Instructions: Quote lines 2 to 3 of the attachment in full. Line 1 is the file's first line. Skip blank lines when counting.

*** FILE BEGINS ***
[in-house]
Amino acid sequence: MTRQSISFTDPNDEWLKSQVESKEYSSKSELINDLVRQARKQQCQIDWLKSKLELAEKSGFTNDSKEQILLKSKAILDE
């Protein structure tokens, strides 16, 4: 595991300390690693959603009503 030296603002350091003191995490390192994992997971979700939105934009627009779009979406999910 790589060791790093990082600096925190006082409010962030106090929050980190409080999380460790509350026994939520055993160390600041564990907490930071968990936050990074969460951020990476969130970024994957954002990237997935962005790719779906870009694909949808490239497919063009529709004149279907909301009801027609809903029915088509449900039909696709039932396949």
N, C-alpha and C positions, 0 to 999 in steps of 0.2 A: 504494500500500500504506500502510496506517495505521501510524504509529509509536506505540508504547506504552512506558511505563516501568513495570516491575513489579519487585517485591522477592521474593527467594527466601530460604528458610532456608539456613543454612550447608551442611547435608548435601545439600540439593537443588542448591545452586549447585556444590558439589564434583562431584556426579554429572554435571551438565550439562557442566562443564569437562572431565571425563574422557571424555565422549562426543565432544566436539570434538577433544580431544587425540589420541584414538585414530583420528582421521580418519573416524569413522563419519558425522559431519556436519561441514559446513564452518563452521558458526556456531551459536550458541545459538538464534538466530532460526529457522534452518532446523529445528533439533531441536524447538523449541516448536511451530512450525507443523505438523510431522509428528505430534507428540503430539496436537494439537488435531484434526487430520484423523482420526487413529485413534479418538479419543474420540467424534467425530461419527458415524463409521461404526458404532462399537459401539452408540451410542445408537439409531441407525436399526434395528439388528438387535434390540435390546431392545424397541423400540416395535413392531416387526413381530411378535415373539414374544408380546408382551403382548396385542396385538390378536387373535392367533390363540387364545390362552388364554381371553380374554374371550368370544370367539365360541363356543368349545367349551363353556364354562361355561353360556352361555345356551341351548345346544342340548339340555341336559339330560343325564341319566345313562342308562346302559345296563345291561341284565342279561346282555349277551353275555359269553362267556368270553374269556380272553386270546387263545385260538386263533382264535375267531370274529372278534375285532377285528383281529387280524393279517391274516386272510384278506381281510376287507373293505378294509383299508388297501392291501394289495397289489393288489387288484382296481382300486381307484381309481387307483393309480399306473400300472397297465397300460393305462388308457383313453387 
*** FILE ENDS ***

Amino acid sequence: MTRQSISFTDPNDEWLKSQVESKEYSSKSELINDLVRQARKQQCQIDWLKSKLELAEKSGFTNDSKEQILLKSKAILDE
């Protein structure tokens, strides 16, 4: 595991300390690693959603009503 030296603002350091003191995490390192994992997971979700939105934009627009779009979406999910 790589060791790093990082600096925190006082409010962030106090929050980190409080999380460790509350026994939520055993160390600041564990907490930071968990936050990074969460951020990476969130970024994957954002990237997935962005790719779906870009694909949808490239497919063009529709004149279907909301009801027609809903029915088509449900039909696709039932396949």